During this age, many parents, or teachers teach children about body parts, this exercise should include genitals along with hands, legs and any other body part. As well as, simple statements like “most boys have penises, but not all do,” and “lots of girls have a vulva and vagina.” These set a larger standard about genitals and how they are, neither the beginning nor the end of gender identity. This leaves enough inclusion space for intersex children, who are 1.7% of people, allowing for more conversation later on.
Not all children can assert their gender confidently during this period, some are able to do it much later in adolescence and even later. Regardless of at what age they will do it, always take their assertions seriously and into consideration, never ignore or minimize them. During this period, remain curious about your child, keep asking them what does it mean to them to use or choose certain clothes or toys –keep checking in.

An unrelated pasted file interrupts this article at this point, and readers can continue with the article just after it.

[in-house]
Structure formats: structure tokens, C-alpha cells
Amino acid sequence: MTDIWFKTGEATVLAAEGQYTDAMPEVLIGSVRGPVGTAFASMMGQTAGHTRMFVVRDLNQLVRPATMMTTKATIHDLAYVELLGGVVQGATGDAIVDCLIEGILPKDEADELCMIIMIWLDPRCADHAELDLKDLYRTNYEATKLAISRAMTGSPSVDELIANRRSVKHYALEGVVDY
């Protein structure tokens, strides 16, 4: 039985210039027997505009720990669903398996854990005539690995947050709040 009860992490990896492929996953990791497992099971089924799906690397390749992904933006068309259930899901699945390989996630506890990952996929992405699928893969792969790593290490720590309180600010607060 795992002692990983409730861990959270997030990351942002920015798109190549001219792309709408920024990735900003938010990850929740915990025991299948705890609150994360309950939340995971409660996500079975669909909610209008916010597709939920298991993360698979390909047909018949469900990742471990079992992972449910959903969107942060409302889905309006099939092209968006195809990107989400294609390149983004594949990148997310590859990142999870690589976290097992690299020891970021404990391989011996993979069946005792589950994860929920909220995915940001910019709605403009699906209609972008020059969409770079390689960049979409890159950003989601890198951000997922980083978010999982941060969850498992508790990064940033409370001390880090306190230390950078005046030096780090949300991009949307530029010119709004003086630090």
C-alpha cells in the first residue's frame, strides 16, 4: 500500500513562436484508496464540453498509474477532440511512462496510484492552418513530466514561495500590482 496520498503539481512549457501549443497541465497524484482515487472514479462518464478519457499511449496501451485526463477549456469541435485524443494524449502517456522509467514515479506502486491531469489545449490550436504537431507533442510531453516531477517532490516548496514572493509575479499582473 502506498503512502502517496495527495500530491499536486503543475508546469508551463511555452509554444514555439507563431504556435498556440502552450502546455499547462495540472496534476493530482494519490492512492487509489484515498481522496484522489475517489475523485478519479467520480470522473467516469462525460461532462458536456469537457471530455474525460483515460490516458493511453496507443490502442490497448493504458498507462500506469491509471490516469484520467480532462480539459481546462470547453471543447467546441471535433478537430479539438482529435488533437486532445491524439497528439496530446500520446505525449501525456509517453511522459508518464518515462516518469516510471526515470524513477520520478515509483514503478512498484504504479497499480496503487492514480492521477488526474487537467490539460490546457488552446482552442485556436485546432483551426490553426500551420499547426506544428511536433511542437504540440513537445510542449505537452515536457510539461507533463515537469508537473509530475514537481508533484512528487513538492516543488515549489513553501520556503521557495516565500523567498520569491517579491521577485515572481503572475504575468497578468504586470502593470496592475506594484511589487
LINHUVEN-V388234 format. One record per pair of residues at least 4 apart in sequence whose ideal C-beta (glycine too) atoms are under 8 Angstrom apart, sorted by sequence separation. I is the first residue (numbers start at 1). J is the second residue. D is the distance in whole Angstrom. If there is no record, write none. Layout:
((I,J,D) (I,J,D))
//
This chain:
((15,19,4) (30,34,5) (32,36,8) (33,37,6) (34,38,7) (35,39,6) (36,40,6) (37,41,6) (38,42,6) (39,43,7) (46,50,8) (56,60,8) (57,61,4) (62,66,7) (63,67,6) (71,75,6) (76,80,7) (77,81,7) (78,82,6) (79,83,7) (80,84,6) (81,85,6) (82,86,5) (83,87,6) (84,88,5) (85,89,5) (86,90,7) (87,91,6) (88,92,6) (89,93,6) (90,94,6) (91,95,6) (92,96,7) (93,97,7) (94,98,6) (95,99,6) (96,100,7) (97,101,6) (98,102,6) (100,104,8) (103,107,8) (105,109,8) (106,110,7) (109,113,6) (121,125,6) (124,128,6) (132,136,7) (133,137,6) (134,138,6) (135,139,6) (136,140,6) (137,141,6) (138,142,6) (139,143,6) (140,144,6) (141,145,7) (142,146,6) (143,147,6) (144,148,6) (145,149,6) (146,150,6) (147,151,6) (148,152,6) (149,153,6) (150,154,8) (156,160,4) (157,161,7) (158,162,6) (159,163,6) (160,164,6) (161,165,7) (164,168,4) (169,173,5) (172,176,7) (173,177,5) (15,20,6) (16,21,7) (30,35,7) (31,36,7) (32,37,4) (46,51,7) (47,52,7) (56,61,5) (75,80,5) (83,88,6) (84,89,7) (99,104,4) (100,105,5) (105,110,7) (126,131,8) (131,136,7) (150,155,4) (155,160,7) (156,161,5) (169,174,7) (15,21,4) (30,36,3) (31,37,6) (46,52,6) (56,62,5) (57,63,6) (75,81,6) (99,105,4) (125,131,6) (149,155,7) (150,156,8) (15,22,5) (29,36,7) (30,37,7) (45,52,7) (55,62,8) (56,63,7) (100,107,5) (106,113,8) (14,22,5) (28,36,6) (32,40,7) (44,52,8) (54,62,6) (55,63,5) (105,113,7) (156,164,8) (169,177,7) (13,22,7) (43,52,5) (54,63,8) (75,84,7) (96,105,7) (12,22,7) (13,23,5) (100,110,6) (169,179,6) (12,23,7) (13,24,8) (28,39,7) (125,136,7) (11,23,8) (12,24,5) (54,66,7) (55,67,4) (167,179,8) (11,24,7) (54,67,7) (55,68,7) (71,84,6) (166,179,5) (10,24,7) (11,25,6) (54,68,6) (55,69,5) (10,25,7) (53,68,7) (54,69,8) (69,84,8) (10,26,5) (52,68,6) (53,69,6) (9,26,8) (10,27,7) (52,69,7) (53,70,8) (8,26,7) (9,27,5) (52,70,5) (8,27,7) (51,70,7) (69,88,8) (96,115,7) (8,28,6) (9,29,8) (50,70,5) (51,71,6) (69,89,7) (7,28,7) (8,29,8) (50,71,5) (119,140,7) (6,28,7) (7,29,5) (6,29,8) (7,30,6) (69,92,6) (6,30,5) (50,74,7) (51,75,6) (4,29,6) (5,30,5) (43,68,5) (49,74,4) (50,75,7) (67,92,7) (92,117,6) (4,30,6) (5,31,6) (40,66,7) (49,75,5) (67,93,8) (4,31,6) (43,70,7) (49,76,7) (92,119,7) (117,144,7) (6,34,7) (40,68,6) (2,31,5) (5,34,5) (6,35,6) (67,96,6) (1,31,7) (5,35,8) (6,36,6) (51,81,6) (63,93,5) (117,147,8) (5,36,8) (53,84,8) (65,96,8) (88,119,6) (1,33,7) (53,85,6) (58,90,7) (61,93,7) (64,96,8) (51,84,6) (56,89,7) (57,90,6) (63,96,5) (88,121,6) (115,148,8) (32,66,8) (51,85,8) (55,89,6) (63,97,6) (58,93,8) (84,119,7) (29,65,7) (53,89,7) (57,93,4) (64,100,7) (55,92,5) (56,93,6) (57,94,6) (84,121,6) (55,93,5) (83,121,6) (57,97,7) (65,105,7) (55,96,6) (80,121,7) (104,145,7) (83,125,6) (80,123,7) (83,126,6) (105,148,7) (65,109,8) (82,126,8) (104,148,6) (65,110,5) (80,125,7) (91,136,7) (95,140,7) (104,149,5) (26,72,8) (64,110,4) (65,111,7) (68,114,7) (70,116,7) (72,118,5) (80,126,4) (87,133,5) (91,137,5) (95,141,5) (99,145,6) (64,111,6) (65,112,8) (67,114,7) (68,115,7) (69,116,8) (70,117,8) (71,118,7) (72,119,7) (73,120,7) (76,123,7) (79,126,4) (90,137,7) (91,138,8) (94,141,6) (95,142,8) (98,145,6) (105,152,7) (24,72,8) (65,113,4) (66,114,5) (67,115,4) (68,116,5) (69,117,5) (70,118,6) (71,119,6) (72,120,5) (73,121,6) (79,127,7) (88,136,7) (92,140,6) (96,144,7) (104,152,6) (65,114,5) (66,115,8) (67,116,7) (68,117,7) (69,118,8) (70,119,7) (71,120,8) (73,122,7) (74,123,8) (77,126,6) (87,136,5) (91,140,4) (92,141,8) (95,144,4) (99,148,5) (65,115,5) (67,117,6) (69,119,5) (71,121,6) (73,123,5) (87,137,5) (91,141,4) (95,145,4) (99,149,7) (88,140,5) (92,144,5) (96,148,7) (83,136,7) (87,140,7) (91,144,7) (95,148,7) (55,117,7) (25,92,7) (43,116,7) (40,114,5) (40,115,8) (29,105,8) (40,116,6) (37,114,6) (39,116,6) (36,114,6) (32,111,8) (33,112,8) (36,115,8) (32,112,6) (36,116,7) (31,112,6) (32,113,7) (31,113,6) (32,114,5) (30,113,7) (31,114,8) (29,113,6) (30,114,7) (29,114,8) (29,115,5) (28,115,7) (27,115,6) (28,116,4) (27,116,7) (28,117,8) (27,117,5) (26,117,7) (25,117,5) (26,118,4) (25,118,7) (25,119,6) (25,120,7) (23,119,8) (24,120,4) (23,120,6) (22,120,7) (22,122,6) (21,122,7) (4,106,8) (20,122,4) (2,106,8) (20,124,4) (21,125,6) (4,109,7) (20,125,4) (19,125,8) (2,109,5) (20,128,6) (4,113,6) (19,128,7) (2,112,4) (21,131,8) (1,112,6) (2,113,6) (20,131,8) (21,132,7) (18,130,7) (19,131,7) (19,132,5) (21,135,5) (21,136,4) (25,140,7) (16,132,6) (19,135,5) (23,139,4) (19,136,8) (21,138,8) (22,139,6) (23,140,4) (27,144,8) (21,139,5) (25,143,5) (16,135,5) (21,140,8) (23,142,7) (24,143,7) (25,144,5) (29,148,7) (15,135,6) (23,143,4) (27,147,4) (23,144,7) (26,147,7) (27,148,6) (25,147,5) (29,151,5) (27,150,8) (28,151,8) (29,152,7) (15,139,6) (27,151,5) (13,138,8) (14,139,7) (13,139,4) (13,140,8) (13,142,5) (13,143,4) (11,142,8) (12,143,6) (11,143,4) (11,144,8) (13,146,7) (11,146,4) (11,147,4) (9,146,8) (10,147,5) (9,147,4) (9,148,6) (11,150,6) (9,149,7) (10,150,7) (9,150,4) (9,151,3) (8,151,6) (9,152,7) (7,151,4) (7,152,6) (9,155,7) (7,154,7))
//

During this time period, children are more sensitive to categorization, division, and social rules. This is because they might take for granted dominant narratives without questioning if the narrative applies to only a group of people, thus enforcing them as common rules. This is why the gender binary is more impactful during this period of time, depending on what they consume at school, on the media and any other relevant surroundings.